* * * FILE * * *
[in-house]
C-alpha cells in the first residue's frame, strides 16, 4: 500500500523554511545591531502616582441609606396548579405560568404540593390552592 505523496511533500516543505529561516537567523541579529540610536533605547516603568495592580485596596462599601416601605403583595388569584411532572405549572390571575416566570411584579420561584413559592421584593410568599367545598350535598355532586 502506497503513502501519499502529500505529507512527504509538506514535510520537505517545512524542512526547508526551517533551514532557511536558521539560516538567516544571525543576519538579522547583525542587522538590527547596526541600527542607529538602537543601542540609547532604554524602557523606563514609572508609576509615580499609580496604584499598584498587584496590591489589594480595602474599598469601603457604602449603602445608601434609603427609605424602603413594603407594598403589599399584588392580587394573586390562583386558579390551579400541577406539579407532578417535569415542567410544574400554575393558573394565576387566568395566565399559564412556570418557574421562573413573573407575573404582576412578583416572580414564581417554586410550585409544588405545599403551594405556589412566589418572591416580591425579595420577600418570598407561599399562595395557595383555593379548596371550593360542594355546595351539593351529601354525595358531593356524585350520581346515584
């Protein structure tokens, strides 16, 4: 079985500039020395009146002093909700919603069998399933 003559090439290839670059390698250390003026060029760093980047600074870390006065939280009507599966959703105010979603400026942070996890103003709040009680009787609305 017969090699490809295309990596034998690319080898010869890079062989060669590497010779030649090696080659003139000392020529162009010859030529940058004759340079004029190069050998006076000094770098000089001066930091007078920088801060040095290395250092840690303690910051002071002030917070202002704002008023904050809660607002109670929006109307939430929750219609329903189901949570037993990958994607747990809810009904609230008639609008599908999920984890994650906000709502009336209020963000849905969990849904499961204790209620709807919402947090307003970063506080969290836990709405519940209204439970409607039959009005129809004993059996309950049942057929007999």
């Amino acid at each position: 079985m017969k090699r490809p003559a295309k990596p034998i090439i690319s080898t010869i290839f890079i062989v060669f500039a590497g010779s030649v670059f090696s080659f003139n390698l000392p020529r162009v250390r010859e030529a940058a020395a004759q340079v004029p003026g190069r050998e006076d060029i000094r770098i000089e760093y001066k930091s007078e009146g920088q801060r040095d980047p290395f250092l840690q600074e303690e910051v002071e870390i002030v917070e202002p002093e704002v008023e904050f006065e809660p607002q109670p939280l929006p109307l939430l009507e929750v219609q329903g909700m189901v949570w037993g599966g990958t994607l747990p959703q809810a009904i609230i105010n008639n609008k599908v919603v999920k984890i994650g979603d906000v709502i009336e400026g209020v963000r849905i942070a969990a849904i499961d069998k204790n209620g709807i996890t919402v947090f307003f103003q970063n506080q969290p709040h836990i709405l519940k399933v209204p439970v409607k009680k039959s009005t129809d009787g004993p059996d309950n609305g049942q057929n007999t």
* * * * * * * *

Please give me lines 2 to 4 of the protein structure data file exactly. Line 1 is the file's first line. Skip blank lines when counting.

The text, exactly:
C-alpha cells in the first residue's frame, strides 16, 4: 500500500523554511545591531502616582441609606396548579405560568404540593390552592 505523496511533500516543505529561516537567523541579529540610536533605547516603568495592580485596596462599601416601605403583595388569584411532572405549572390571575416566570411584579420561584413559592421584593410568599367545598350535598355532586 502506497503513502501519499502529500505529507512527504509538506514535510520537505517545512524542512526547508526551517533551514532557511536558521539560516538567516544571525543576519538579522547583525542587522538590527547596526541600527542607529538602537543601542540609547532604554524602557523606563514609572508609576509615580499609580496604584499598584498587584496590591489589594480595602474599598469601603457604602449603602445608601434609603427609605424602603413594603407594598403589599399584588392580587394573586390562583386558579390551579400541577406539579407532578417535569415542567410544574400554575393558573394565576387566568395566565399559564412556570418557574421562573413573573407575573404582576412578583416572580414564581417554586410550585409544588405545599403551594405556589412566589418572591416580591425579595420577600418570598407561599399562595395557595383555593379548596371550593360542594355546595351539593351529601354525595358531593356524585350520581346515584
């Protein structure tokens, strides 16, 4: 079985500039020395009146002093909700919603069998399933 003559090439290839670059390698250390003026060029760093980047600074870390006065939280009507599966959703105010979603400026942070996890103003709040009680009787609305 017969090699490809295309990596034998690319080898010869890079062989060669590497010779030649090696080659003139000392020529162009010859030529940058004759340079004029190069050998006076000094770098000089001066930091007078920088801060040095290395250092840690303690910051002071002030917070202002704002008023904050809660607002109670929006109307939430929750219609329903189901949570037993990958994607747990809810009904609230008639609008599908999920984890994650906000709502009336209020963000849905969990849904499961204790209620709807919402947090307003970063506080969290836990709405519940209204439970409607039959009005129809004993059996309950049942057929007999």
């Amino acid at each position: 079985m017969k090699r490809p003559a295309k990596p034998i090439i690319s080898t010869i290839f890079i062989v060669f500039a590497g010779s030649v670059f090696s080659f003139n390698l000392p020529r162009v250390r010859e030529a940058a020395a004759q340079v004029p003026g190069r050998e006076d060029i000094r770098i000089e760093y001066k930091s007078e009146g920088q801060r040095d980047p290395f250092l840690q600074e303690e910051v002071e870390i002030v917070e202002p002093e704002v008023e904050f006065e809660p607002q109670p939280l929006p109307l939430l009507e929750v219609q329903g909700m189901v949570w037993g599966g990958t994607l747990p959703q809810a009904i609230i105010n008639n609008k599908v919603v999920k984890i994650g979603d906000v709502i009336e400026g209020v963000r849905i942070a969990a849904i499961d069998k204790n209620g709807i996890t919402v947090f307003f103003q970063n506080q969290p709040h836990i709405l519940k399933v209204p439970v409607k009680k039959s009005t129809d009787g004993p059996d309950n609305g049942q057929n007999t």